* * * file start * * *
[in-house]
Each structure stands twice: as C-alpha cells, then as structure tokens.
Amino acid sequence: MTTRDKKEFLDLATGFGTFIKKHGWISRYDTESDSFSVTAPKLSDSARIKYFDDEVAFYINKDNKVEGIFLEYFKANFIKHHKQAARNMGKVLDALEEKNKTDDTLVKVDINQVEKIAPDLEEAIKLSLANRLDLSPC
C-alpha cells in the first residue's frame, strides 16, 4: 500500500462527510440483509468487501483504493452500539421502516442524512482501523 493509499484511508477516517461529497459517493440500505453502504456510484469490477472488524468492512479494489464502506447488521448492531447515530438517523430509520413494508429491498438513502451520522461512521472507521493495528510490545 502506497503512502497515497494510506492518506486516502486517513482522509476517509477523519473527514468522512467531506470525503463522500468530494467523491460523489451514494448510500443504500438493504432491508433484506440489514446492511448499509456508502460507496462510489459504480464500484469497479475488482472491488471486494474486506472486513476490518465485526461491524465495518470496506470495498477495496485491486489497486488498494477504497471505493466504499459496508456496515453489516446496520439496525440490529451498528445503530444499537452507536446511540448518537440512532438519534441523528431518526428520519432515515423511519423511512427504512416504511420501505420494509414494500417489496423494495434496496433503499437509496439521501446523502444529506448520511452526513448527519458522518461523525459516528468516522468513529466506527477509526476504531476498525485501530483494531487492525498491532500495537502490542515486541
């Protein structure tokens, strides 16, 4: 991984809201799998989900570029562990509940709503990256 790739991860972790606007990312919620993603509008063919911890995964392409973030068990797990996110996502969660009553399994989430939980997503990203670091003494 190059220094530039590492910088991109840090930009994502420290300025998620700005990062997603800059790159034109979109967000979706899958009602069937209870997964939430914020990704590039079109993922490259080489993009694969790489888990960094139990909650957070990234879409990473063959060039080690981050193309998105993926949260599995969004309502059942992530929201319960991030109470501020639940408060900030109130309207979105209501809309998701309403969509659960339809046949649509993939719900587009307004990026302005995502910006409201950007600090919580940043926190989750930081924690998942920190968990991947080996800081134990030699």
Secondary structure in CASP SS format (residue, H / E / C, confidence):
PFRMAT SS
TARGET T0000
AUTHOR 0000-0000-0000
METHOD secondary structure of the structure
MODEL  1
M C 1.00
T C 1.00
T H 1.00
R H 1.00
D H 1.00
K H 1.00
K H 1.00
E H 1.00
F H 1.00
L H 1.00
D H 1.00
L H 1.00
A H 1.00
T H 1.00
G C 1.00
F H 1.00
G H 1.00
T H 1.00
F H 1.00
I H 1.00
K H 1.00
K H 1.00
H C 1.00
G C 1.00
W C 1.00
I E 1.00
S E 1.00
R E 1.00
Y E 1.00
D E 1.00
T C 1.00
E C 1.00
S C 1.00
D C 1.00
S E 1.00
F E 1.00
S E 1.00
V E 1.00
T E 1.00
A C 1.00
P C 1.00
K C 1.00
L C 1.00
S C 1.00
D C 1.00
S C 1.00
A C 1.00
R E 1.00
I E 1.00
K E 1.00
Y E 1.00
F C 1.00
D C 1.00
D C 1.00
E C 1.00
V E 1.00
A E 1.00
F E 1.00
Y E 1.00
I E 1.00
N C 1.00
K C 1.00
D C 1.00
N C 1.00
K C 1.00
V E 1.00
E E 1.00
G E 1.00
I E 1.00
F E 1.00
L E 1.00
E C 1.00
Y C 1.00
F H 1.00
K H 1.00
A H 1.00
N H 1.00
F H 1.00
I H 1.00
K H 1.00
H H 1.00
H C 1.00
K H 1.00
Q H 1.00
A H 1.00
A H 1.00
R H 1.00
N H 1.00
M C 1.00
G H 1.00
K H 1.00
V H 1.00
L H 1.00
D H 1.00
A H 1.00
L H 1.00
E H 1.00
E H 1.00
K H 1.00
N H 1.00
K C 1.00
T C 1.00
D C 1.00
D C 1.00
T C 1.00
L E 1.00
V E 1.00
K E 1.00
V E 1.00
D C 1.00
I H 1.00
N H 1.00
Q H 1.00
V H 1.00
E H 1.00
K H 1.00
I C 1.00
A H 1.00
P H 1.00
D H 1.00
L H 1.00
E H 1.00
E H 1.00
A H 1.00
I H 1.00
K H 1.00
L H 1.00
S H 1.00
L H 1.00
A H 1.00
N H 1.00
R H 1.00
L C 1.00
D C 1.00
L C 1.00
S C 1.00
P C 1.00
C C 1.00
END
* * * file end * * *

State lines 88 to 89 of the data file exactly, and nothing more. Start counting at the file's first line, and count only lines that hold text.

N H 1.00
F H 1.00